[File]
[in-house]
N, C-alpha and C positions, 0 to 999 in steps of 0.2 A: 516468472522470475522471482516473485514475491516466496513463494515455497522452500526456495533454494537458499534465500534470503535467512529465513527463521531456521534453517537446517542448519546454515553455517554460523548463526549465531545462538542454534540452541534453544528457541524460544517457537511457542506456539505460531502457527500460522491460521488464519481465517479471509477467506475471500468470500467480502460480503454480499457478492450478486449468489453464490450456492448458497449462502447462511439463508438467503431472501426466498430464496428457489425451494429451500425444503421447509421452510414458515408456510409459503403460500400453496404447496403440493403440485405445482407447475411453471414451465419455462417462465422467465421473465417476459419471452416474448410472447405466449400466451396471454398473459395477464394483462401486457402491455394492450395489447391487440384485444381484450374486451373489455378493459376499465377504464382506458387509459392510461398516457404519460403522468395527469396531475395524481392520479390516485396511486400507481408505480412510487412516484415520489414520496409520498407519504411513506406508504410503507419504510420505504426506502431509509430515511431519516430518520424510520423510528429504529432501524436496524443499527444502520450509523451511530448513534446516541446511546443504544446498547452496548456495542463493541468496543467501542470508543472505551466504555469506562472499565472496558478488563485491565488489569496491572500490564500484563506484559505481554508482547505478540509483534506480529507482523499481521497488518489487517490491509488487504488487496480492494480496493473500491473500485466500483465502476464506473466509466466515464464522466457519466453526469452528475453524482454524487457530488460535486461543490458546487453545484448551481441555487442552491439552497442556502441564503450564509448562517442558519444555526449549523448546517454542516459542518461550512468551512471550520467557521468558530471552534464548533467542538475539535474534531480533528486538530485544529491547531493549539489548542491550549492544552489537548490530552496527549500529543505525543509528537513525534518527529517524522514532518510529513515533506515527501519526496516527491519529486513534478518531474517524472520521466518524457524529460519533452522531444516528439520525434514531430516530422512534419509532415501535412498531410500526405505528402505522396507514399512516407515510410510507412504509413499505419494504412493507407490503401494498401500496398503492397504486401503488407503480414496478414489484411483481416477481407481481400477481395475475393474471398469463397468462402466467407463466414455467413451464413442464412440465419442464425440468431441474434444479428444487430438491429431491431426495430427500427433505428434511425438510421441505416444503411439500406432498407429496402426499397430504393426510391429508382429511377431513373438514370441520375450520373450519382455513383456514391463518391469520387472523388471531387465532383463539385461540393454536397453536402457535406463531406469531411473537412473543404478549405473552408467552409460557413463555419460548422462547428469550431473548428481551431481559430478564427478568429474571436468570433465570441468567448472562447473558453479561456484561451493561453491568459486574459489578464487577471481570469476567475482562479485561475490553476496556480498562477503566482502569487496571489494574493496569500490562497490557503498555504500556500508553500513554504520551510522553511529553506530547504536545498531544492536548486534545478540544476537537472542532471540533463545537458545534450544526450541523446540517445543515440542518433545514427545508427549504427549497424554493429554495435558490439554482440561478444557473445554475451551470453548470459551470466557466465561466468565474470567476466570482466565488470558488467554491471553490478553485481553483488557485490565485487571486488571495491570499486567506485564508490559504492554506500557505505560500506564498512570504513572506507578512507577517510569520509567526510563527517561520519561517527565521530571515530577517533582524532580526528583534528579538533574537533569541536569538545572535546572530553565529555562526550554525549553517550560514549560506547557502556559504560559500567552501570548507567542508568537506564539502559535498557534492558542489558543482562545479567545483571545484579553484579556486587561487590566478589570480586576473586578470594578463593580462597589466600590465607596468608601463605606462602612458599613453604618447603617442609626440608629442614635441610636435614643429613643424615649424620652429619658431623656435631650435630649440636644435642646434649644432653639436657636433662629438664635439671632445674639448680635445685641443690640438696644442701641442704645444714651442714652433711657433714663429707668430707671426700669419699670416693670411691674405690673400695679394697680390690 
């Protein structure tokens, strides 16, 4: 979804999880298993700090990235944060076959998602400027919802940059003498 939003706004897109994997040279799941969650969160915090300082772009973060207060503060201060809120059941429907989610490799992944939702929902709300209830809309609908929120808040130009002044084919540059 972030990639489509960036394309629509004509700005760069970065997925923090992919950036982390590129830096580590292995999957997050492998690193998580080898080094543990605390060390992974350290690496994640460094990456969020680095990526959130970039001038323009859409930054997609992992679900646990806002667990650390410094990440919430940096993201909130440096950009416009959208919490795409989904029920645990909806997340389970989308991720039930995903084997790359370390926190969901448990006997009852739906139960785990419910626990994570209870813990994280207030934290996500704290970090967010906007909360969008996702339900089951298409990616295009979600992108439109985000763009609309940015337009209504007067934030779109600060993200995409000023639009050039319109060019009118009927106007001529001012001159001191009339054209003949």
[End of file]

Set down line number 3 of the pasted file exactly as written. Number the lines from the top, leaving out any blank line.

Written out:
């Protein structure tokens, strides 16, 4: 979804999880298993700090990235944060076959998602400027919802940059003498 939003706004897109994997040279799941969650969160915090300082772009973060207060503060201060809120059941429907989610490799992944939702929902709300209830809309609908929120808040130009002044084919540059 972030990639489509960036394309629509004509700005760069970065997925923090992919950036982390590129830096580590292995999957997050492998690193998580080898080094543990605390060390992974350290690496994640460094990456969020680095990526959130970039001038323009859409930054997609992992679900646990806002667990650390410094990440919430940096993201909130440096950009416009959208919490795409989904029920645990909806997340389970989308991720039930995903084997790359370390926190969901448990006997009852739906139960785990419910626990994570209870813990994280207030934290996500704290970090967010906007909360969008996702339900089951298409990616295009979600992108439109985000763009609309940015337009209504007067934030779109600060993200995409000023639009050039319109060019009118009927106007001529001012001159001191009339054209003949």